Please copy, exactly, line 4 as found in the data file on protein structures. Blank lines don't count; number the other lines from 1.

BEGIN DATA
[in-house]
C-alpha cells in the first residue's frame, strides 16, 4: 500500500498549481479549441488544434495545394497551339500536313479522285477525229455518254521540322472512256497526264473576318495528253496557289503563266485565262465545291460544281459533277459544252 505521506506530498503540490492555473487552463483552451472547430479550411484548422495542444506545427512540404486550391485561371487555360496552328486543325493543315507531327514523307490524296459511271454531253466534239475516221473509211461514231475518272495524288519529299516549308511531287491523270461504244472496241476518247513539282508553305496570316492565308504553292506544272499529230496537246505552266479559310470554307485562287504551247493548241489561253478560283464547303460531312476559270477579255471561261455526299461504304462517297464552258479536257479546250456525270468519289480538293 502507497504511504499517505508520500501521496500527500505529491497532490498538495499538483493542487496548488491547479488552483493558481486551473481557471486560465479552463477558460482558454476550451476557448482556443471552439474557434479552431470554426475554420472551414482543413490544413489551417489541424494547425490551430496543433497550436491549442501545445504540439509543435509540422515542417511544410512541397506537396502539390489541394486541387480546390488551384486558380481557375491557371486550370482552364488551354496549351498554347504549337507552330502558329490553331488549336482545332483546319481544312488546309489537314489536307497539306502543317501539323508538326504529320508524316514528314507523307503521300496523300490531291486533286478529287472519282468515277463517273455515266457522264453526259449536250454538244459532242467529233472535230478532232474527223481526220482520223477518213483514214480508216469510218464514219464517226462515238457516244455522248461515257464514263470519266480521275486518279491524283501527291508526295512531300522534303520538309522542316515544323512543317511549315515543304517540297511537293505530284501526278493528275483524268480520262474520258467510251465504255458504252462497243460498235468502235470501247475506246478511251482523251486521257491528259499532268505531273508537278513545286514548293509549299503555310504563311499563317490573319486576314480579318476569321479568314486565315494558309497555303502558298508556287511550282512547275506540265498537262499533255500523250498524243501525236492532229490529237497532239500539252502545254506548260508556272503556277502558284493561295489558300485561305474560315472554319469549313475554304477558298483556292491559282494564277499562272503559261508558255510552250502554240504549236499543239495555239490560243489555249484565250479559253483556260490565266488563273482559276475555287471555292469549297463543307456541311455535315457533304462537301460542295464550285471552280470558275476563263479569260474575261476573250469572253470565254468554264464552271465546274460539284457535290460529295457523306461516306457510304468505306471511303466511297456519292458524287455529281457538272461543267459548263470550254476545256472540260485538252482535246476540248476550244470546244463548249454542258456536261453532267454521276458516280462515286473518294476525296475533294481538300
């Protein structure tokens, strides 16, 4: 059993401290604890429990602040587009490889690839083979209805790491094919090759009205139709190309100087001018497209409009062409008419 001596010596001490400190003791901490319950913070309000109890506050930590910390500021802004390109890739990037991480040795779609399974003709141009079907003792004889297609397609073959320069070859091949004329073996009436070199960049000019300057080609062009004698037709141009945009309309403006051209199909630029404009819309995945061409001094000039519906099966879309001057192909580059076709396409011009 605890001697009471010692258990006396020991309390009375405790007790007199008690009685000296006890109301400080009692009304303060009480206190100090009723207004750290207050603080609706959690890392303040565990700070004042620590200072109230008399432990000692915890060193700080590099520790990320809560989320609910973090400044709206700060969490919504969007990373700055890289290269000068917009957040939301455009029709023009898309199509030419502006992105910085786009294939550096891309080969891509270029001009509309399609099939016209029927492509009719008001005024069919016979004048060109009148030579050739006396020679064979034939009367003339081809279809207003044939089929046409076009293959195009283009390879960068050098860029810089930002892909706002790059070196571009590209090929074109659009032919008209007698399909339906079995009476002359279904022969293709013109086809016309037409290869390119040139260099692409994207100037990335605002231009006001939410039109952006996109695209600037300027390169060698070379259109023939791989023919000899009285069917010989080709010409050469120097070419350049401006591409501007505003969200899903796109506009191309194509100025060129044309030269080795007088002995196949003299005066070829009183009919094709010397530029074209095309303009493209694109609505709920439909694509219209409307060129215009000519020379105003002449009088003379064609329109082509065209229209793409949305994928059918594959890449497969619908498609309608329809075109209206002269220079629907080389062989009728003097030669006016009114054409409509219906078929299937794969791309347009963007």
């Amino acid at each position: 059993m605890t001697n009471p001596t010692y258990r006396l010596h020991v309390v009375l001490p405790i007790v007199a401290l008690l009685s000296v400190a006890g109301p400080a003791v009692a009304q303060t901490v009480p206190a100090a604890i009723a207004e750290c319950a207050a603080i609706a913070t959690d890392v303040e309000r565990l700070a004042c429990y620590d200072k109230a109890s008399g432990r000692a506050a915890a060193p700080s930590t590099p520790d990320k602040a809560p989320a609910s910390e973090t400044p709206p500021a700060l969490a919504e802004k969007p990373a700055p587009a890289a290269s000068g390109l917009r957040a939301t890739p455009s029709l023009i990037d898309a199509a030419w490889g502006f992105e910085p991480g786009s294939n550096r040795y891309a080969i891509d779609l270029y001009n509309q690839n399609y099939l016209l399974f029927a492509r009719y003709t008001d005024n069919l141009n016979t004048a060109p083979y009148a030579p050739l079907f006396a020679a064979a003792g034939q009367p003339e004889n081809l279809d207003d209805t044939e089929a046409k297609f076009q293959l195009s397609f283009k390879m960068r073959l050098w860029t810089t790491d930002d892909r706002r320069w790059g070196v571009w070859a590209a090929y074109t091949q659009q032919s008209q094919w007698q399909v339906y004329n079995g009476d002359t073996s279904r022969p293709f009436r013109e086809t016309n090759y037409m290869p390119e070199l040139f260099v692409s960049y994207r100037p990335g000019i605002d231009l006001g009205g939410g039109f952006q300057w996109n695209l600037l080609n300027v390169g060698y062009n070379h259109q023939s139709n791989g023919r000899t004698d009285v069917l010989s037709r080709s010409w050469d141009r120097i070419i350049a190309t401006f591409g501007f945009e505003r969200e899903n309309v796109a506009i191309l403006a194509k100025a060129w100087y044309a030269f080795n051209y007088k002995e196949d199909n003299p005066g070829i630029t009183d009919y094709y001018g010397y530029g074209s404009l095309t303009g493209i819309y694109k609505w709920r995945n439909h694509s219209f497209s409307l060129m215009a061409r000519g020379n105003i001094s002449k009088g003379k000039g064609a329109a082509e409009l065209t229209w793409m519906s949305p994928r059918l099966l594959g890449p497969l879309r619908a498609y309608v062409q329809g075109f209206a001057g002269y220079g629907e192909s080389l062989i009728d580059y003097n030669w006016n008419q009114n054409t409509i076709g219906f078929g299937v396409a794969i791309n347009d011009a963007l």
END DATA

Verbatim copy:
């Amino acid at each position: 059993m605890t001697n009471p001596t010692y258990r006396l010596h020991v309390v009375l001490p405790i007790v007199a401290l008690l009685s000296v400190a006890g109301p400080a003791v009692a009304q303060t901490v009480p206190a100090a604890i009723a207004e750290c319950a207050a603080i609706a913070t959690d890392v303040e309000r565990l700070a004042c429990y620590d200072k109230a109890s008399g432990r000692a506050a915890a060193p700080s930590t590099p520790d990320k602040a809560p989320a609910s910390e973090t400044p709206p500021a700060l969490a919504e802004k969007p990373a700055p587009a890289a290269s000068g390109l917009r957040a939301t890739p455009s029709l023009i990037d898309a199509a030419w490889g502006f992105e910085p991480g786009s294939n550096r040795y891309a080969i891509d779609l270029y001009n509309q690839n399609y099939l016209l399974f029927a492509r009719y003709t008001d005024n069919l141009n016979t004048a060109p083979y009148a030579p050739l079907f006396a020679a064979a003792g034939q009367p003339e004889n081809l279809d207003d209805t044939e089929a046409k297609f076009q293959l195009s397609f283009k390879m960068r073959l050098w860029t810089t790491d930002d892909r706002r320069w790059g070196v571009w070859a590209a090929y074109t091949q659009q032919s008209q094919w007698q399909v339906y004329n079995g009476d002359t073996s279904r022969p293709f009436r013109e086809t016309n090759y037409m290869p390119e070199l040139f260099v692409s960049y994207r100037p990335g000019i605002d231009l006001g009205g939410g039109f952006q300057w996109n695209l600037l080609n300027v390169g060698y062009n070379h259109q023939s139709n791989g023919r000899t004698d009285v069917l010989s037709r080709s010409w050469d141009r120097i070419i350049a190309t401006f591409g501007f945009e505003r969200e899903n309309v796109a506009i191309l403006a194509k100025a060129w100087y044309a030269f080795n051209y007088k002995e196949d199909n003299p005066g070829i630029t009183d009919y094709y001018g010397y530029g074209s404009l095309t303009g493209i819309y694109k609505w709920r995945n439909h694509s219209f497209s409307l060129m215009a061409r000519g020379n105003i001094s002449k009088g003379k000039g064609a329109a082509e409009l065209t229209w793409m519906s949305p994928r059918l099966l594959g890449p497969l879309r619908a498609y309608v062409q329809g075109f209206a001057g002269y220079g629907e192909s080389l062989i009728d580059y003097n030669w006016n008419q009114n054409t409509i076709g219906f078929g299937v396409a794969i791309n347009d011009a963007l």